As sales improve and prices rebound, another housing component is showing growth: square footage. During the real estate lull, the average home size shrunk. However, while the housing market shows signs of recovery, larger and more luxurious homes are also making a comeback.
Over the past year, the average size of new homes has grown significantly, according to a recent Census Bureau report.
The report shows that during the recession, the average newly-built home was whittled down to around 2,135 square feet. Industry experts were predicting that our love affair with McMansions had been smitten. Now, it appears as if the flames are being re-stoked, and house size is once again expanding. In 2012, the median home in the U.S. was up 8 percent from 2009, landing at 2,306 square feet. While that’s a far cry from “mansion status,” it shows that the size of the ideal living space is growing once again. Will we see a resurgence of the All American McMansion? Expert opinions show mixed results.
Steve Melman, NAHB’s director of economics services, attributes the growth in home size to the fact that many first-time buyers were blocked from the market due to strict credit requirements. “Most of the activity has been from the trade-up buyers who can buy larger more expensive homes,” Melman notes. “We’ll see what happens in 2013 if the credit market thaws officially and the first-time buyers come back in.”
First-time buyers or not, studies show that the staple three-bedroom home will soon be viewed as minimalistic, and a four-bedroom model will become the new normal. The share of new homes with three bedrooms dropped from 53 percent in 2009 to 46 percent in 2012, and new houses with four or more bedrooms made up 41 percent of the market last year, their highest percentage as of yet.
Newly built properties are not the only sector of the high-end home market to show improvement. Existing single-family luxury homes are also increasing in popularity.
“We see a strong increase in sales of properties costing $750,000 and more, although upper end properties are still a fairly small market share,” says Walter Maloney of the National Association of REALTORS®. According to NAR, over the past year, homes with prices ranging between $750,000 and 1 million dollars have been up an average of 49.8 percent across the entire US. The West is leading the way in luxe property sales, with homes priced within this range showing a 63.9 percent increase.
For homes priced over a million dollars, sales are up 36.3 percent across the US from May 2012, with the Northeast showing a 24.8 percent increase, the Midwest coming in at 48 percent, the south at 24.9 percent, and the West at 49.8 percent.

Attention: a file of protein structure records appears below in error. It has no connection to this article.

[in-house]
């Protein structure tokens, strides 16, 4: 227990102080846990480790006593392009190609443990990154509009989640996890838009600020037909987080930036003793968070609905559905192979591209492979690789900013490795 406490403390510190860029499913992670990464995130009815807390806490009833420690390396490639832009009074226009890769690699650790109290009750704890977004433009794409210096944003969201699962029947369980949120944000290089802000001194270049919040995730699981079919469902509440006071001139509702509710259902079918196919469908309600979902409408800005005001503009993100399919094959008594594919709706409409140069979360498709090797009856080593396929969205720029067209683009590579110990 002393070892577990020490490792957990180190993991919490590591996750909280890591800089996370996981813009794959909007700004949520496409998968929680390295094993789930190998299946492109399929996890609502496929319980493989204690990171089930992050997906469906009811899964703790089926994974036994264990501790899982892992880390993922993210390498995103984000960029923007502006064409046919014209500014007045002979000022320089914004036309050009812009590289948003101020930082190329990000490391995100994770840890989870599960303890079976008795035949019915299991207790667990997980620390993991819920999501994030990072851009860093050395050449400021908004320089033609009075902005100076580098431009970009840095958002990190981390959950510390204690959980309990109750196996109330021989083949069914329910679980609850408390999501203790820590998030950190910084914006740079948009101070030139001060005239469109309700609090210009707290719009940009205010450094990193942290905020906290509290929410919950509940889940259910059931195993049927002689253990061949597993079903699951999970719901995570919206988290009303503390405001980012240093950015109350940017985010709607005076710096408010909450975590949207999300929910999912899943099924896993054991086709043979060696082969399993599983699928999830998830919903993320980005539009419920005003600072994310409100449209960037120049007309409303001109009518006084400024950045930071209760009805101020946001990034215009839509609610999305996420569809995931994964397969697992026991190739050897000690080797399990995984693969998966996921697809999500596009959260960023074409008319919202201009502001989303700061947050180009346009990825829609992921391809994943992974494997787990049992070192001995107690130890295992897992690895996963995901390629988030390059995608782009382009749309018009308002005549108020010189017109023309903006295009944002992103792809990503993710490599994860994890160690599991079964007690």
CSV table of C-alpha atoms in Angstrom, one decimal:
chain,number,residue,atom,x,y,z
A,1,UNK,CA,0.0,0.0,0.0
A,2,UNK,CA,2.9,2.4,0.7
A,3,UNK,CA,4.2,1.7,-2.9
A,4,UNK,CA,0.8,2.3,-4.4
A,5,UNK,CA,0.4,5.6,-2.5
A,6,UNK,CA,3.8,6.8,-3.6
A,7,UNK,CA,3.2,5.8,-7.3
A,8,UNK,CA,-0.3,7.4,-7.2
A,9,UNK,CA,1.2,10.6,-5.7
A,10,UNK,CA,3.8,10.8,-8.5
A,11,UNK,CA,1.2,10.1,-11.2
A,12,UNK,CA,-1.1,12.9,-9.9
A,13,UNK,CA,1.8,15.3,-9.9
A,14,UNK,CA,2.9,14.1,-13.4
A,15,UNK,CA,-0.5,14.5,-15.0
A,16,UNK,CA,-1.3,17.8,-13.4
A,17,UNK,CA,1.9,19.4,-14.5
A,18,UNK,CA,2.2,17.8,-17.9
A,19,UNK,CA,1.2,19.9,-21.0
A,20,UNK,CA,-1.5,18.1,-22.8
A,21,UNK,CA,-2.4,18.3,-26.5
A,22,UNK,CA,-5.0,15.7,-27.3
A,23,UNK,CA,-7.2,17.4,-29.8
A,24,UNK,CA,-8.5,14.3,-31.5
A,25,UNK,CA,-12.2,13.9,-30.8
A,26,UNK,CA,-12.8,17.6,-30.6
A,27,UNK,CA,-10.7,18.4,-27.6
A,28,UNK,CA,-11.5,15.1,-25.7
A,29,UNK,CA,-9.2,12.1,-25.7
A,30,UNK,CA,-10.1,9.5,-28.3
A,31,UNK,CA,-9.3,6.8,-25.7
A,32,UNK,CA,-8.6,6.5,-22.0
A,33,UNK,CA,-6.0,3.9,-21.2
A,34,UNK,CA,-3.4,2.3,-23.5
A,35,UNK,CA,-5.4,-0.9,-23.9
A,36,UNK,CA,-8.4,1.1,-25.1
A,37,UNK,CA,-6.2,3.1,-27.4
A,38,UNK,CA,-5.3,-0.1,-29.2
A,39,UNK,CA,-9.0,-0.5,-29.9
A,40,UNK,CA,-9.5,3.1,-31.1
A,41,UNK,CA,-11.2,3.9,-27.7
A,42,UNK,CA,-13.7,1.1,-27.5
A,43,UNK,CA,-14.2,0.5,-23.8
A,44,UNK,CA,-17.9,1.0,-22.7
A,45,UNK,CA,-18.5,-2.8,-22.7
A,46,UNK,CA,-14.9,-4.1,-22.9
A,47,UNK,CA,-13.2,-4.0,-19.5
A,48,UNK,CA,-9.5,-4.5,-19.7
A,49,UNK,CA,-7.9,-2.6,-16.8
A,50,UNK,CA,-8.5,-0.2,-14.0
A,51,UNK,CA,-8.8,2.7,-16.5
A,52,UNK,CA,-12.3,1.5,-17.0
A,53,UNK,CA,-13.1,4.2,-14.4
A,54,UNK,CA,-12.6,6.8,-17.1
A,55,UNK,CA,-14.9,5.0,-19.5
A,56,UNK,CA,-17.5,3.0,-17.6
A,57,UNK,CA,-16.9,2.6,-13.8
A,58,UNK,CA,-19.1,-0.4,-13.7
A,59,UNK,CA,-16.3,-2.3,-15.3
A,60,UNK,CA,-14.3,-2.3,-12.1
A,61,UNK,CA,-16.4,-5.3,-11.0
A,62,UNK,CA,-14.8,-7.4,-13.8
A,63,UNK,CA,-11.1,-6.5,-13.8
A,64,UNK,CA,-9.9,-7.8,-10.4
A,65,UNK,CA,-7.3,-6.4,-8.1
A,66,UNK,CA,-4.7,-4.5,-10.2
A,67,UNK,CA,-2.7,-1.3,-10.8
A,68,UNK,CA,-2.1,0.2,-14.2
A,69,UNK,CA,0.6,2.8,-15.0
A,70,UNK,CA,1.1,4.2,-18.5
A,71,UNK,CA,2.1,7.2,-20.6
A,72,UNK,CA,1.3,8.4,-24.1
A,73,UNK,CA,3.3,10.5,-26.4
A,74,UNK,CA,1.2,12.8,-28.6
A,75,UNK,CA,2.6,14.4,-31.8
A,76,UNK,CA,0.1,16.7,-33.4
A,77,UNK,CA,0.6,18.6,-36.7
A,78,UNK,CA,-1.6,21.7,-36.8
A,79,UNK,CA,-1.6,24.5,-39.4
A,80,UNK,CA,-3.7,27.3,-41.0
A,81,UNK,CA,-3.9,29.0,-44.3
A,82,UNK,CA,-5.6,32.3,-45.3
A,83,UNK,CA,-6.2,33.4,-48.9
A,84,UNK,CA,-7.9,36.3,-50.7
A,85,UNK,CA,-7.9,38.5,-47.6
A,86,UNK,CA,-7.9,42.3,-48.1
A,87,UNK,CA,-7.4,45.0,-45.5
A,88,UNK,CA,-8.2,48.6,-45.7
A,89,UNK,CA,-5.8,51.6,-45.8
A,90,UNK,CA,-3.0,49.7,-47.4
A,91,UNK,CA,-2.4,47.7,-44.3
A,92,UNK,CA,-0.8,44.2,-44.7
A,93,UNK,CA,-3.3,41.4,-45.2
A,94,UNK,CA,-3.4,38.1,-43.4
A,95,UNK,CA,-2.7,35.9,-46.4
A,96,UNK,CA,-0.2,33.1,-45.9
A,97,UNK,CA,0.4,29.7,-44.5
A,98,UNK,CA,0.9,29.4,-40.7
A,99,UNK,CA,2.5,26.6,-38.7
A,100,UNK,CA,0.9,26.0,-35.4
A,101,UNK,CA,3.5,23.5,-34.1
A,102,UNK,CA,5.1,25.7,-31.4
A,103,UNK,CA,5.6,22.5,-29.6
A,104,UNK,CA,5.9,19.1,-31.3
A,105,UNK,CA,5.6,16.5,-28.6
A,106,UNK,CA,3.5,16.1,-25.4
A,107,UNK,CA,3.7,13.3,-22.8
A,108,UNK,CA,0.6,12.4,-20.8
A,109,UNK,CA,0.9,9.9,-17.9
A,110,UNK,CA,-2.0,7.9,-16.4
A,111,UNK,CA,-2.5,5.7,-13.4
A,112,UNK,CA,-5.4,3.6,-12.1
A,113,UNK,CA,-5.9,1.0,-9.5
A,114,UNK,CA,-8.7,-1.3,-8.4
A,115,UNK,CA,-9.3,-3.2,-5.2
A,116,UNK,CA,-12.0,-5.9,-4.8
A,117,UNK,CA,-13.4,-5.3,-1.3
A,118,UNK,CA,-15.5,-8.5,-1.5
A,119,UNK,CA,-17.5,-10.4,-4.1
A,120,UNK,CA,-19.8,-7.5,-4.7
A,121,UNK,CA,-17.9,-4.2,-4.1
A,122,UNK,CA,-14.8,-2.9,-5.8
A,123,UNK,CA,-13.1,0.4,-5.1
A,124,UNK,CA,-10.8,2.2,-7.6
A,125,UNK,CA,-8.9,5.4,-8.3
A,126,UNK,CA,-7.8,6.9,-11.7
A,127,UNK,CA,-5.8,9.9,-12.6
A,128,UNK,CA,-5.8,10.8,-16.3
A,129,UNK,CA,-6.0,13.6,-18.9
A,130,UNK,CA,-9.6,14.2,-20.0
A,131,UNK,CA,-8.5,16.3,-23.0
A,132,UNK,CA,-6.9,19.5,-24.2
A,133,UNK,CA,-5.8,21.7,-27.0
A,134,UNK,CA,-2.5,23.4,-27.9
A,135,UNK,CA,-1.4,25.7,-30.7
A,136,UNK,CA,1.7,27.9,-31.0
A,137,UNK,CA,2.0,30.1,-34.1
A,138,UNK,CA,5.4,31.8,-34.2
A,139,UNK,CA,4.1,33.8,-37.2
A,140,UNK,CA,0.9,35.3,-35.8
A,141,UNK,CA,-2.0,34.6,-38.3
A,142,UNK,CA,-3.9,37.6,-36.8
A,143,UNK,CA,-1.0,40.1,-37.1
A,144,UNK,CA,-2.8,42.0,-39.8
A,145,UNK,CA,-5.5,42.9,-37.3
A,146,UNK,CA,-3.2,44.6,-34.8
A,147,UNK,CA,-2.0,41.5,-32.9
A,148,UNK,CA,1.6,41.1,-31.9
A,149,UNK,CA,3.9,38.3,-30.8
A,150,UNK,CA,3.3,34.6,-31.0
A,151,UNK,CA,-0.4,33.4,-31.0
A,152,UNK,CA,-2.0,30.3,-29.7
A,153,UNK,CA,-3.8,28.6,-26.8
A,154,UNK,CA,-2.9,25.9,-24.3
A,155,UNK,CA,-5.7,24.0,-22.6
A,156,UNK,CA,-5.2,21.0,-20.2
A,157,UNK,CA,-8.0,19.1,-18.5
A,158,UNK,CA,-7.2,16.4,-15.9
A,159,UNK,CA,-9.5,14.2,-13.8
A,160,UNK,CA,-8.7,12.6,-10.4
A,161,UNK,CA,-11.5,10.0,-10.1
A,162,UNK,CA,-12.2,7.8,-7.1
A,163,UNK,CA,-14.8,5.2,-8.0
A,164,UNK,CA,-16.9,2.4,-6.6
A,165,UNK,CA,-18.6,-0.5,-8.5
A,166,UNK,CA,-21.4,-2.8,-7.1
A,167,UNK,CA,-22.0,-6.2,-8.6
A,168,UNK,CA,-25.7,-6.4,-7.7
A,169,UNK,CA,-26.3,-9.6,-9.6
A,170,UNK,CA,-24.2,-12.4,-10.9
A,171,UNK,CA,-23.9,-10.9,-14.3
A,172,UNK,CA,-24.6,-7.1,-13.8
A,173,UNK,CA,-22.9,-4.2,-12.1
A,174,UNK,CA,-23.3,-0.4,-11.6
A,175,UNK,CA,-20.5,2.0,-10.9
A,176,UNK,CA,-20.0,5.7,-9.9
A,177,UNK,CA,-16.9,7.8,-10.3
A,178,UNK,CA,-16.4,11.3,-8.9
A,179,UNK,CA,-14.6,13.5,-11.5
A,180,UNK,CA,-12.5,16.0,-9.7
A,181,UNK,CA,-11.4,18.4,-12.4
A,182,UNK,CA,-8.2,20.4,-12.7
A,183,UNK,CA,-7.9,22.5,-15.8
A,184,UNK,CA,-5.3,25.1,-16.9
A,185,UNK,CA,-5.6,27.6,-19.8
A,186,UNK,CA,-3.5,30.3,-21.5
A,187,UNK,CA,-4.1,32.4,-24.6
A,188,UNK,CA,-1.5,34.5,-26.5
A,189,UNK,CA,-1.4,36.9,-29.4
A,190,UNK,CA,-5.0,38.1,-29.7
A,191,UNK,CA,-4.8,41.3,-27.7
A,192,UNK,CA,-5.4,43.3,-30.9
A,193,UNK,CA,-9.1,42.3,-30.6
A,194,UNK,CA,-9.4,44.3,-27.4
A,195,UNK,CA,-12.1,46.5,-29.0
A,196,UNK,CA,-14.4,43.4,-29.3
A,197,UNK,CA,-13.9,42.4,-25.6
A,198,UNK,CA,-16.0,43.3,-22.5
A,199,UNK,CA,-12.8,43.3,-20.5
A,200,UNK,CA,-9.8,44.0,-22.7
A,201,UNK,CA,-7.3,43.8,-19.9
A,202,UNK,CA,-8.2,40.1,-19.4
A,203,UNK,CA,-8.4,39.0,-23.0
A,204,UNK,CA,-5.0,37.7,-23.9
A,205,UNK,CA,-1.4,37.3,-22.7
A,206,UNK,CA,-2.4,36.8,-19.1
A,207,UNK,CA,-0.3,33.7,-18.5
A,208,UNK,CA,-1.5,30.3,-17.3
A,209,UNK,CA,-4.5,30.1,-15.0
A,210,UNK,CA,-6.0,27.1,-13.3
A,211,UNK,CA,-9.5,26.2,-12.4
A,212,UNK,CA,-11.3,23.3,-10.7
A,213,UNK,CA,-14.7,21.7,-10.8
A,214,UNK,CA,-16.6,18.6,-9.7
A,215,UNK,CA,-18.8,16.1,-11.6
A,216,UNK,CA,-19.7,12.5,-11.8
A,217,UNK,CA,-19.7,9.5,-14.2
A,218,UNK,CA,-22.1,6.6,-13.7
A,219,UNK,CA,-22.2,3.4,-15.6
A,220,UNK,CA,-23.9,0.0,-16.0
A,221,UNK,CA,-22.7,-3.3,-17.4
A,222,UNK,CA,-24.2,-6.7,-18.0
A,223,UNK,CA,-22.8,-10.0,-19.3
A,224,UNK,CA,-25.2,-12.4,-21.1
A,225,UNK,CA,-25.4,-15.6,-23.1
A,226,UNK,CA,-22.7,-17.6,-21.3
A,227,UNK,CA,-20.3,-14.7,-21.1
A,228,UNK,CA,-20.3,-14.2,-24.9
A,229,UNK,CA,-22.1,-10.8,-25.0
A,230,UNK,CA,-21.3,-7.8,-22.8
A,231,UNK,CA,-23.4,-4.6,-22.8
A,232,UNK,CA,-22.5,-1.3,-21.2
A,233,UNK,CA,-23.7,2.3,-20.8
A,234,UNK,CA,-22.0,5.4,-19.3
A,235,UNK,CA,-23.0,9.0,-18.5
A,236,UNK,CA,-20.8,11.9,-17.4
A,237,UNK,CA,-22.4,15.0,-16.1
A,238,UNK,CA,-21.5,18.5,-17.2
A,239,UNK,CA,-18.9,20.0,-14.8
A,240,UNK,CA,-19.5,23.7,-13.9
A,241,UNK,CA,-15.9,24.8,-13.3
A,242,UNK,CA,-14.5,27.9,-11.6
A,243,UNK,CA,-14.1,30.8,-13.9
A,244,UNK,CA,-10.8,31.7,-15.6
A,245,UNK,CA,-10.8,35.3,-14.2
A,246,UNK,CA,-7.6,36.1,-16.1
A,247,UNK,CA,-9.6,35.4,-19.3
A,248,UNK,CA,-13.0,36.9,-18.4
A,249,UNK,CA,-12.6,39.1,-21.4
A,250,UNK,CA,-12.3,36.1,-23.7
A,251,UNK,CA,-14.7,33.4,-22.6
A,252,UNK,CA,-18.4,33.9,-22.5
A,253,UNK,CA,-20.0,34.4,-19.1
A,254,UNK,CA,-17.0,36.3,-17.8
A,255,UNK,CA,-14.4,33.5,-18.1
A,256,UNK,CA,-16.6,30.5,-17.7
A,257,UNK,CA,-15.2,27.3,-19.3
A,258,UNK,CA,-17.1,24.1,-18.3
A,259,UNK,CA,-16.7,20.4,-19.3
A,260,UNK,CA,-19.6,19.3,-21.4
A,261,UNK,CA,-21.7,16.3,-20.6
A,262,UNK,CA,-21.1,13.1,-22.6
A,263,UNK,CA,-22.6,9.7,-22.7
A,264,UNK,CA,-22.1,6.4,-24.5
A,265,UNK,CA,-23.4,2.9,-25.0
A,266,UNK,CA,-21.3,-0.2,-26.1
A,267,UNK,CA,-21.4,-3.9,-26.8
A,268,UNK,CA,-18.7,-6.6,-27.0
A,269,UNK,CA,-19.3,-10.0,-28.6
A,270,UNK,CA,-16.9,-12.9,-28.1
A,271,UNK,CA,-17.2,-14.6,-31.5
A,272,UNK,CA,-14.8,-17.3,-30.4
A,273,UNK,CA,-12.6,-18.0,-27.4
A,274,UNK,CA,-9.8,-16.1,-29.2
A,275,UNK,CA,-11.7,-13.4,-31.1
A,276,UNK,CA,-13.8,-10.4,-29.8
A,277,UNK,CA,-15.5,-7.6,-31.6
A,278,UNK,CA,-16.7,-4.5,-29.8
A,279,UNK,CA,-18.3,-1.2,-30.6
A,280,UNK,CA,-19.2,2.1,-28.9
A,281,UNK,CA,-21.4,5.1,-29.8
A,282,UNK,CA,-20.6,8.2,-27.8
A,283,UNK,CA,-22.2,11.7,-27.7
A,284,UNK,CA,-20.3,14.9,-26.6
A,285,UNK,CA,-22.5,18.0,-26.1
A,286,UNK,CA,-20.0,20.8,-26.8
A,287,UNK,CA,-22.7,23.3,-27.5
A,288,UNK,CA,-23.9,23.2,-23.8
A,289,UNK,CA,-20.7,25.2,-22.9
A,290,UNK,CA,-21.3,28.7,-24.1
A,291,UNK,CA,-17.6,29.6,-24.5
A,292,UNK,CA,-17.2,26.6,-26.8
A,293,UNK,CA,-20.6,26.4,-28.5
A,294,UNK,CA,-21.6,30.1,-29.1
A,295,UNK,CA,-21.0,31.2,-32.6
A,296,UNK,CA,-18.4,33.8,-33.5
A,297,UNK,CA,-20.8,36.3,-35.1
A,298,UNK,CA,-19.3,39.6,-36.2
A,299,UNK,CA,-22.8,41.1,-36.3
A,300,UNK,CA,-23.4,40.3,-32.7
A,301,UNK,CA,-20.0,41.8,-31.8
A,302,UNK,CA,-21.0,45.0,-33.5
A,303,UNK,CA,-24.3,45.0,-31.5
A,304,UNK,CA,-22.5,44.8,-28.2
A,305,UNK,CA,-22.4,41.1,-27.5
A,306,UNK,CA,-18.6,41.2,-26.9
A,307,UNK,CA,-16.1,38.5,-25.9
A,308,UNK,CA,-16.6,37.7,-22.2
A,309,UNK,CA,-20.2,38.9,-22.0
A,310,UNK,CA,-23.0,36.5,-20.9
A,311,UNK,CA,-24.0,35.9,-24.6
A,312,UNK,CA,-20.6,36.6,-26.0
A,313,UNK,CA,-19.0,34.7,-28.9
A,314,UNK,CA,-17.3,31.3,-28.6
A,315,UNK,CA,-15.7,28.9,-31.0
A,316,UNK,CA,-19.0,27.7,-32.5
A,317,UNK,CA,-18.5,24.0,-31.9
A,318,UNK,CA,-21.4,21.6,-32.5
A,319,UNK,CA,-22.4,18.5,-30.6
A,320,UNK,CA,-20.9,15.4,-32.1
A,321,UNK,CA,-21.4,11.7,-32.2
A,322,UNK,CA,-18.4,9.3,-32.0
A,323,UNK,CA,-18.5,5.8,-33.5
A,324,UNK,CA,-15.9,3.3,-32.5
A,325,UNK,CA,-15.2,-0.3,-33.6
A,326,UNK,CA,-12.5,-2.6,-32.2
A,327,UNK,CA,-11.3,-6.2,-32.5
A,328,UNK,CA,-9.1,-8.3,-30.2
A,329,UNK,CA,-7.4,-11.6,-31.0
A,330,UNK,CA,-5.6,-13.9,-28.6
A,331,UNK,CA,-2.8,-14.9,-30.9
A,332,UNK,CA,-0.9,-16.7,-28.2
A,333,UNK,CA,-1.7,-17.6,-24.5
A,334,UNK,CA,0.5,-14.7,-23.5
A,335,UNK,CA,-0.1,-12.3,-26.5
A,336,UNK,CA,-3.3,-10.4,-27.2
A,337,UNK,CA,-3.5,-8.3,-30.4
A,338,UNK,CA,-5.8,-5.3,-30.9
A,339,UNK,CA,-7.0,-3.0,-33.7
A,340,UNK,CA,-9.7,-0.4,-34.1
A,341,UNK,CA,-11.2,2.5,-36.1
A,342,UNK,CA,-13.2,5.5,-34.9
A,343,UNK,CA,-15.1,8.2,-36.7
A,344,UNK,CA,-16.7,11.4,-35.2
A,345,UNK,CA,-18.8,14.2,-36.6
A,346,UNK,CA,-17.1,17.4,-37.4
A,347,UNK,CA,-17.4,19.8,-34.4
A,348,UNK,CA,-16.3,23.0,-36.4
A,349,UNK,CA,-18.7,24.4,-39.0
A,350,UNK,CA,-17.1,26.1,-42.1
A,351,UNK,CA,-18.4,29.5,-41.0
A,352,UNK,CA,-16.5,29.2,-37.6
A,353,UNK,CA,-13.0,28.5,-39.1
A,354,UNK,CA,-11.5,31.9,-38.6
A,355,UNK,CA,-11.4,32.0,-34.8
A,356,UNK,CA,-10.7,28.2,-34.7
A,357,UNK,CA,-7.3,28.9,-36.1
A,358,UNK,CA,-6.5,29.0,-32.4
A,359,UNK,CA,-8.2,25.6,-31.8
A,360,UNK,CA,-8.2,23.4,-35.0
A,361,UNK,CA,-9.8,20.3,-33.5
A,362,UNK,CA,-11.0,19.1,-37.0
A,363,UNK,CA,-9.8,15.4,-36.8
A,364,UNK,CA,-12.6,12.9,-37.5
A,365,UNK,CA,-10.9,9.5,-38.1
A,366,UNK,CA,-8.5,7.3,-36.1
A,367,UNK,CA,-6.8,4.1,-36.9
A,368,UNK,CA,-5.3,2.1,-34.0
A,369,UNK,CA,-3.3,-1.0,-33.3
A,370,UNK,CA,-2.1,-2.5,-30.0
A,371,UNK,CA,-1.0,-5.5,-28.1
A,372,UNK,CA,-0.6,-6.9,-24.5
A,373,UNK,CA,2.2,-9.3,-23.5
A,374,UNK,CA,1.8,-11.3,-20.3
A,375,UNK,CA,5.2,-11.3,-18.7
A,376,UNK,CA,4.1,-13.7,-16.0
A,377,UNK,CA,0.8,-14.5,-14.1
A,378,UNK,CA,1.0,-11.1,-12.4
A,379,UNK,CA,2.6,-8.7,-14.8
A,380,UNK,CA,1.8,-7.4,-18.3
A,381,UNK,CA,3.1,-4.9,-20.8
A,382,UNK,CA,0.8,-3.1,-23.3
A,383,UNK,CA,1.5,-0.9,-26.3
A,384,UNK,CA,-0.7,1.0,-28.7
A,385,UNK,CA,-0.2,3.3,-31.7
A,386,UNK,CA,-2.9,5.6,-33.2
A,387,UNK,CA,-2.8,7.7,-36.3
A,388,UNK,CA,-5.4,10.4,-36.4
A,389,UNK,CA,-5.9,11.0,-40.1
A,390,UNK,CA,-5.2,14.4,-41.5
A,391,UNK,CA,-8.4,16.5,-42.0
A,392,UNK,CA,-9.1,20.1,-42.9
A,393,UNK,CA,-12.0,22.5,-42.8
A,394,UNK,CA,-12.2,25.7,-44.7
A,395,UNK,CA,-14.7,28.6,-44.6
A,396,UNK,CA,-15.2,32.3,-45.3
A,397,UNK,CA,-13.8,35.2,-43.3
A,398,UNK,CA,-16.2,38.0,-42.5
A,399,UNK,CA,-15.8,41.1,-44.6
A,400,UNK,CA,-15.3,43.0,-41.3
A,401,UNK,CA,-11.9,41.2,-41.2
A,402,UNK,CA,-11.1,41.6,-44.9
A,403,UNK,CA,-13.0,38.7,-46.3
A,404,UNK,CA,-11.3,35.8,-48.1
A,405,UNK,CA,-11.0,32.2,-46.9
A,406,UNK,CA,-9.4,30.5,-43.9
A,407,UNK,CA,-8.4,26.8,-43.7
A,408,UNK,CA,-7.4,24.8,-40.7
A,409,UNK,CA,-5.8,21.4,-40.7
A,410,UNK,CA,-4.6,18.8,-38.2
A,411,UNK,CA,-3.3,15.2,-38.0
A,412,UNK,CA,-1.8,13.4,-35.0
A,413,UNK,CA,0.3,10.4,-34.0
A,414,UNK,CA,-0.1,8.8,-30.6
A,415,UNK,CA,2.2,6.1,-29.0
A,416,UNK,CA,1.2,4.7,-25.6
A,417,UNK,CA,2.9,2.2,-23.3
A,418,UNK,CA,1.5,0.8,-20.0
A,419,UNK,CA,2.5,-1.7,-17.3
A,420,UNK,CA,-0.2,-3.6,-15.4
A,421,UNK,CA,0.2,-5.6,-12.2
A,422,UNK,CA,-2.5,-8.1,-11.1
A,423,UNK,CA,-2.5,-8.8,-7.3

“The improved economy and a strong increase in the equity markets over the past year are driving factors, along with pent-up demand,” says Maloney.
According to a recent RISMedia interview with Paul Boomsma, president of Luxury Portfolio International, a division of the Chicago-based Leading Real Estate Companies of the World®, where Boomsma serves as COO, firms that specialize in the highest-priced properties, whether their operation is large or small, must offer better service, more products, better information and direction.
“Those firms constantly reinvest in their service and are always looking to attract the next wave of buyers,” he explains. “Buyers change, the houses change, the media change. They can keep all those balls in the air, prioritize correctly, and create allegiances.”
According to the Market Action Index released by the Institute for Luxury Home Marketing (ILHM), the luxe housing market officially switched from a buyer’s game to a seller’s domain. On June 2, for the first time since 2008, the Market Action Index reached 30 and in subsequent weekly reports the index has maintained its heightened position.
“The ILHM National market is currently slightly in the Seller’s Market zone (greater than 30).The Market Action Index stands at 30 which indicates that luxury demand is relatively strong but the available supply of new listings doesn’t get acquired immediately,” the ILHM stated in a report released on June 23.
It’s clear that luxury homes are back in demand, but the resurgence of larger living spaces? Only time—and square footage—will tell.
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